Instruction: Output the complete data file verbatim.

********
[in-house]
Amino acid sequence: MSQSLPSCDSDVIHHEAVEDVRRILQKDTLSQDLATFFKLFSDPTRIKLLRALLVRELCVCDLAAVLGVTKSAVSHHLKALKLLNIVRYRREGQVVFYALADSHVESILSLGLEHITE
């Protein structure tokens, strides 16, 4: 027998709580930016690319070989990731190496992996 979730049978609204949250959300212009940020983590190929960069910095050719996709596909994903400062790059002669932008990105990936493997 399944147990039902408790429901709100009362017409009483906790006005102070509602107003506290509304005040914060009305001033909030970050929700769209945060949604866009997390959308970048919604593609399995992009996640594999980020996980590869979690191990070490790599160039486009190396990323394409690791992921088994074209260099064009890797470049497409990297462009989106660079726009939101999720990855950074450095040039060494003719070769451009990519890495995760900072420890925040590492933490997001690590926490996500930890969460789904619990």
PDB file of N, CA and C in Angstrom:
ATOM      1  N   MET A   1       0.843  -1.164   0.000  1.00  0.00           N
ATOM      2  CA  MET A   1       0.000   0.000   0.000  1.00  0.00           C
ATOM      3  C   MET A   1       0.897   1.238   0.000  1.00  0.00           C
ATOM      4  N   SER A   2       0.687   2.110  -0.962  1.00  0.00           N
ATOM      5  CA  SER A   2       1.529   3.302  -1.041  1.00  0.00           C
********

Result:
[in-house]
Amino acid sequence: MSQSLPSCDSDVIHHEAVEDVRRILQKDTLSQDLATFFKLFSDPTRIKLLRALLVRELCVCDLAAVLGVTKSAVSHHLKALKLLNIVRYRREGQVVFYALADSHVESILSLGLEHITE
């Protein structure tokens, strides 16, 4: 027998709580930016690319070989990731190496992996 979730049978609204949250959300212009940020983590190929960069910095050719996709596909994903400062790059002669932008990105990936493997 399944147990039902408790429901709100009362017409009483906790006005102070509602107003506290509304005040914060009305001033909030970050929700769209945060949604866009997390959308970048919604593609399995992009996640594999980020996980590869979690191990070490790599160039486009190396990323394409690791992921088994074209260099064009890797470049497409990297462009989106660079726009939101999720990855950074450095040039060494003719070769451009990519890495995760900072420890925040590492933490997001690590926490996500930890969460789904619990």
PDB file of N, CA and C in Angstrom:
ATOM      1  N   MET A   1       0.843  -1.164   0.000  1.00  0.00           N
ATOM      2  CA  MET A   1       0.000   0.000   0.000  1.00  0.00           C
ATOM      3  C   MET A   1       0.897   1.238   0.000  1.00  0.00           C
ATOM      4  N   SER A   2       0.687   2.110  -0.962  1.00  0.00           N
ATOM      5  CA  SER A   2       1.529   3.302  -1.041  1.00  0.00           C